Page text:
Purchasing a home with a Onsite Wastewater Treatment System (Septic System)? Here are a few important tips to help make the transition from City Sewer to Septic System go as smoothly as possible:
Have the System Pumped and Inspected Before Closing
Pumping and Inspecting the existing septic system before you close on your new home can eliminate costly and disastrous scenarios. With new systems costing upwards of $25,000, having an inspection prior to closing can inform you of potential problems before you purchase the house, so you can make sure things are working correctly before you move in
Do Your Research
If you've never lived in a house with a septic system, do as much research as you can before hand. Read about proper maintenance, what not to flush down the toilet or drain, local laws regarding wastewater requirements, etc. Learning these things can save you thousands of dollars in repairs.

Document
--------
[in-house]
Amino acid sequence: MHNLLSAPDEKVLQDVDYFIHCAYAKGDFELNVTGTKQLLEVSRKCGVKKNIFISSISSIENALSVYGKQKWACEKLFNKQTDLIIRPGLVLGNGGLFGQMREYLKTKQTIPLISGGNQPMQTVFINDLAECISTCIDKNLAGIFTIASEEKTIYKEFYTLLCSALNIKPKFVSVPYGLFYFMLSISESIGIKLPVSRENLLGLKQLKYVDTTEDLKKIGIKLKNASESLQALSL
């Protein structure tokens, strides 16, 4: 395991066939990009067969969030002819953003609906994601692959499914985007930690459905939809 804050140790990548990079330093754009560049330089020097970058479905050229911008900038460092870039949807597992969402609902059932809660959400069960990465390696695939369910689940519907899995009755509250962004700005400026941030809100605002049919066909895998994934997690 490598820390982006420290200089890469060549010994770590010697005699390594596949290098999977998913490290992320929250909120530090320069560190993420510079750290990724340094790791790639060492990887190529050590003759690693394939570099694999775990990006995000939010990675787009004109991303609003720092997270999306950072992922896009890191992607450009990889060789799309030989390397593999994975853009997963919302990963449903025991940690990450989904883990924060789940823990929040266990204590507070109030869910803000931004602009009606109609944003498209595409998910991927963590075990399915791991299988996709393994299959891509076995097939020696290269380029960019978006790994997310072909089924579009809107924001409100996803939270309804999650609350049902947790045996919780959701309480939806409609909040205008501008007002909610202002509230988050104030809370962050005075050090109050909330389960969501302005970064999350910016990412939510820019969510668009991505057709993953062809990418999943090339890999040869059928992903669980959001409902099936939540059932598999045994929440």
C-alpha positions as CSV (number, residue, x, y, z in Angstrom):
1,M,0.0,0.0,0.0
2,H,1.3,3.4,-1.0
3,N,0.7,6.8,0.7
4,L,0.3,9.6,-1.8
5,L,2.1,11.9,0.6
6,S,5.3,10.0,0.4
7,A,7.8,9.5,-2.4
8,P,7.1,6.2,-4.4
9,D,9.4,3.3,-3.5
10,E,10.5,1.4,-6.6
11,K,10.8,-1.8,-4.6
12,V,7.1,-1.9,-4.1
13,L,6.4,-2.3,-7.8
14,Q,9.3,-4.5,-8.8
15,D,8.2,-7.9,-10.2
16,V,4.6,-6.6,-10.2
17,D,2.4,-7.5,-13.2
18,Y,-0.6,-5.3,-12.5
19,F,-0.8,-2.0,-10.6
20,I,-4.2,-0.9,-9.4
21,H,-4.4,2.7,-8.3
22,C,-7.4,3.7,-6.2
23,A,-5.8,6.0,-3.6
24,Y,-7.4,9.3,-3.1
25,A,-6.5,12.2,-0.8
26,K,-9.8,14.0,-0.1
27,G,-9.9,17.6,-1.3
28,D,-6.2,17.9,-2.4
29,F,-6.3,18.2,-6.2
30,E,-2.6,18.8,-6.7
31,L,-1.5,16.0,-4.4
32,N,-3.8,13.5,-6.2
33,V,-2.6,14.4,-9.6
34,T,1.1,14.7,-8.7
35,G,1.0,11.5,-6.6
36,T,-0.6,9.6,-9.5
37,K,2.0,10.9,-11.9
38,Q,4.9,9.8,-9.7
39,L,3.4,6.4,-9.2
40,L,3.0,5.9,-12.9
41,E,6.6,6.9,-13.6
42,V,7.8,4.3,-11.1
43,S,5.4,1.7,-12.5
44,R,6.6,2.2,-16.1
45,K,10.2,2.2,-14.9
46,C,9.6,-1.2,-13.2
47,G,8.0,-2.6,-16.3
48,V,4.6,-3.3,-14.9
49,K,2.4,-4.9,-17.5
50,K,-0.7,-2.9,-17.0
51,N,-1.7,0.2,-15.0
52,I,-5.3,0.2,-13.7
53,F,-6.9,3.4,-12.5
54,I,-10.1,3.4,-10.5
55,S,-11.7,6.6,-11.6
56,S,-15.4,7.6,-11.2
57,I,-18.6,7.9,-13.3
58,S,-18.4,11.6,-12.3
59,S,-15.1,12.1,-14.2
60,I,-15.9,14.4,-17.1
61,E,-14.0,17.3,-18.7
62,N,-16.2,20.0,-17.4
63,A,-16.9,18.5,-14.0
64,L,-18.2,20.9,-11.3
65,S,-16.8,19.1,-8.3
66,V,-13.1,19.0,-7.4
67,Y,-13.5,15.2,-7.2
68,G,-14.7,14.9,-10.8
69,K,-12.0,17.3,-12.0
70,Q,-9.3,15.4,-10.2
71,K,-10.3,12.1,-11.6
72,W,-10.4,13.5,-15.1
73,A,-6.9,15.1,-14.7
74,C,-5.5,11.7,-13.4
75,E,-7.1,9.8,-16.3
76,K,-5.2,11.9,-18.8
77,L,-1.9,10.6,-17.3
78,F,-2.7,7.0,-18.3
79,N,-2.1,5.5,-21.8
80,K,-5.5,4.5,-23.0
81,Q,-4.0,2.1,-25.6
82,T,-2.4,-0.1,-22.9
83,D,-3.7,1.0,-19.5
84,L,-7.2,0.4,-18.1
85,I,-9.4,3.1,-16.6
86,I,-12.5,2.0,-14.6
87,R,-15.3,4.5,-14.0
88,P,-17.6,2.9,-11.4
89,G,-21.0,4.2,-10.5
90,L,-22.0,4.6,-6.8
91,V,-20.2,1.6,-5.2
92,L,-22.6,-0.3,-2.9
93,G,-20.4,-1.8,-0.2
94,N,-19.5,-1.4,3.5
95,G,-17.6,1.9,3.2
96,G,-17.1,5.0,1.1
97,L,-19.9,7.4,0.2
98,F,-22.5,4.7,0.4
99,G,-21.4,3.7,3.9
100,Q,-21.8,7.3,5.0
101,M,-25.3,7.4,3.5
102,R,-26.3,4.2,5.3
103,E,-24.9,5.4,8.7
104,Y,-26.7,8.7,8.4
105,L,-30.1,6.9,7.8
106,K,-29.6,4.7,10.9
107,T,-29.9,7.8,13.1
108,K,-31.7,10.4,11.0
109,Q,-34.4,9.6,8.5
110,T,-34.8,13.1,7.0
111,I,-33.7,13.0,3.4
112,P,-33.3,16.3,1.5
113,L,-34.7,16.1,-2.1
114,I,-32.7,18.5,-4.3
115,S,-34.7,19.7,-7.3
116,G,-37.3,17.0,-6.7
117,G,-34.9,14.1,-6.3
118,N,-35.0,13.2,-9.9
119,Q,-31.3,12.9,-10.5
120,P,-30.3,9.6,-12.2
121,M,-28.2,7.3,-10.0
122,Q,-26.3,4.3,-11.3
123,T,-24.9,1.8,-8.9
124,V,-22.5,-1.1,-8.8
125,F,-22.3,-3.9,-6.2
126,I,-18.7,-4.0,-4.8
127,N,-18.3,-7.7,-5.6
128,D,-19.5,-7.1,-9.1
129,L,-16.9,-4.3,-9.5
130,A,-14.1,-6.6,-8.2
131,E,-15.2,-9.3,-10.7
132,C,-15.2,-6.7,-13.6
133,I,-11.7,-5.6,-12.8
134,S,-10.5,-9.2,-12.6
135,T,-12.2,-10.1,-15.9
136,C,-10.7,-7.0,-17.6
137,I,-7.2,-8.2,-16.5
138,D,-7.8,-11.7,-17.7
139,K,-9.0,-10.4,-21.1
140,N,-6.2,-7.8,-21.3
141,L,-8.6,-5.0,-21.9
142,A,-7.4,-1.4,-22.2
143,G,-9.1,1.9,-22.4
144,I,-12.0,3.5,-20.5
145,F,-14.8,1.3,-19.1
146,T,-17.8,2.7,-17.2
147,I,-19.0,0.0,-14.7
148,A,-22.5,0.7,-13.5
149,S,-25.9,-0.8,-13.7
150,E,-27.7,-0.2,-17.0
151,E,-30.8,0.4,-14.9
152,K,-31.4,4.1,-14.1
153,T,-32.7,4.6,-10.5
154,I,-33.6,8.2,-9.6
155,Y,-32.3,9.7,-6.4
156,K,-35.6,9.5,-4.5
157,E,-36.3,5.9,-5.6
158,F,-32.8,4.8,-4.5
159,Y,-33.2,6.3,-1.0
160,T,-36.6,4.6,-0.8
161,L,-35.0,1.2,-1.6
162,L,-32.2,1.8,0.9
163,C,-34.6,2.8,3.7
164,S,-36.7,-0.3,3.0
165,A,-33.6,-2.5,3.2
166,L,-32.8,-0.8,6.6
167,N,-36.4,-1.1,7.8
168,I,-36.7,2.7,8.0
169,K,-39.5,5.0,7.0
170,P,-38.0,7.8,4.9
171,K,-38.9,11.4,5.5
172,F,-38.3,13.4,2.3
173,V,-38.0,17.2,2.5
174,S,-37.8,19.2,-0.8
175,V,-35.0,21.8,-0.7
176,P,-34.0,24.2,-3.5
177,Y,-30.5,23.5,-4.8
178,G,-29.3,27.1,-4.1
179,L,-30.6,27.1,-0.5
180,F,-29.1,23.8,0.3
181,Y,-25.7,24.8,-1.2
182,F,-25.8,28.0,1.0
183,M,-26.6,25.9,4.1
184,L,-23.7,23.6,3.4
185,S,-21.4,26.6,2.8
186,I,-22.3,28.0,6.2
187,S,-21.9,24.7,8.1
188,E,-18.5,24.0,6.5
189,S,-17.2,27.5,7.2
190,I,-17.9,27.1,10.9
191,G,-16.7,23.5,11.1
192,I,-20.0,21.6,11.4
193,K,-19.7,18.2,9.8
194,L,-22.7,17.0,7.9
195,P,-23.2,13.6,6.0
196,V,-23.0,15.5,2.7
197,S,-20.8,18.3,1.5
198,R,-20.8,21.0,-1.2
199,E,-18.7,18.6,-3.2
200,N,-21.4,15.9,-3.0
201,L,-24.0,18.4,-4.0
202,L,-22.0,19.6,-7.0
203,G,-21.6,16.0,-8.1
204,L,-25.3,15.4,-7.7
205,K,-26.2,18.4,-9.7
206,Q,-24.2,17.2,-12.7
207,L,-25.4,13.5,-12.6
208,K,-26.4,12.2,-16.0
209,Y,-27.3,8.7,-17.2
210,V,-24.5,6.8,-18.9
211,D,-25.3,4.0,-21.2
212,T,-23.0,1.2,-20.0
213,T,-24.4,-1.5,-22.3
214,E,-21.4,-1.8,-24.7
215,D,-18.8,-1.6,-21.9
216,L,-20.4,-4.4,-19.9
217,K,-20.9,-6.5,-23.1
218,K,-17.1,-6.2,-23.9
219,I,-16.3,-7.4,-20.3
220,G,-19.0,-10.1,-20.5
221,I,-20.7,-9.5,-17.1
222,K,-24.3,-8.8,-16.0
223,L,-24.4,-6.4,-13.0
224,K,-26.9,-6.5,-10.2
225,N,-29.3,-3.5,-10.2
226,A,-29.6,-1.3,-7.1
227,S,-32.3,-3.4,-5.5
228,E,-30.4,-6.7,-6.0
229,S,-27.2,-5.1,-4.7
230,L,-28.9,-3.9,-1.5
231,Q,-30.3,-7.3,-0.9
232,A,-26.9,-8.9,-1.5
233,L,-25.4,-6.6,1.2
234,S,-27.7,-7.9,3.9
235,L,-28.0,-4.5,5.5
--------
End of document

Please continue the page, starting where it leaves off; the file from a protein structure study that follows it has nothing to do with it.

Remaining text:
Talk to Your Neighbors
If your home is on a septic system, chances are your neighbors are as well. Ask them questions about what they've done in the past to maintain their system. Ask who they use as their service provider. After you've learned as much as you can about septic systems, you may even be able to educate them!
Contact Your Local Septic Service Provider
Before you move in to your new home, give your local septic service provider a call. Ask them questions about septic systems. Knowing what not to do to a septic system before moving in can eliminate problems and costly repairs in the future.
Start a Maintenance Schedule
After contacting your local septic service provider, ask to be put on a custom maintenance schedule. A good service provider will be able to determine the appropriate amount of time between services, based on the size of septic system and the number of people in the household. Having regular inspections and pumping services can give you the peace of mind knowing your system is working well.
Knowing what to expect before you move in can determine whether or not your home's septic system lasts for 3 years, or another 25 or more years. Avoiding expensive repairs or replacements by practicing proper maintenance and care can save you thousands of dollars in the future.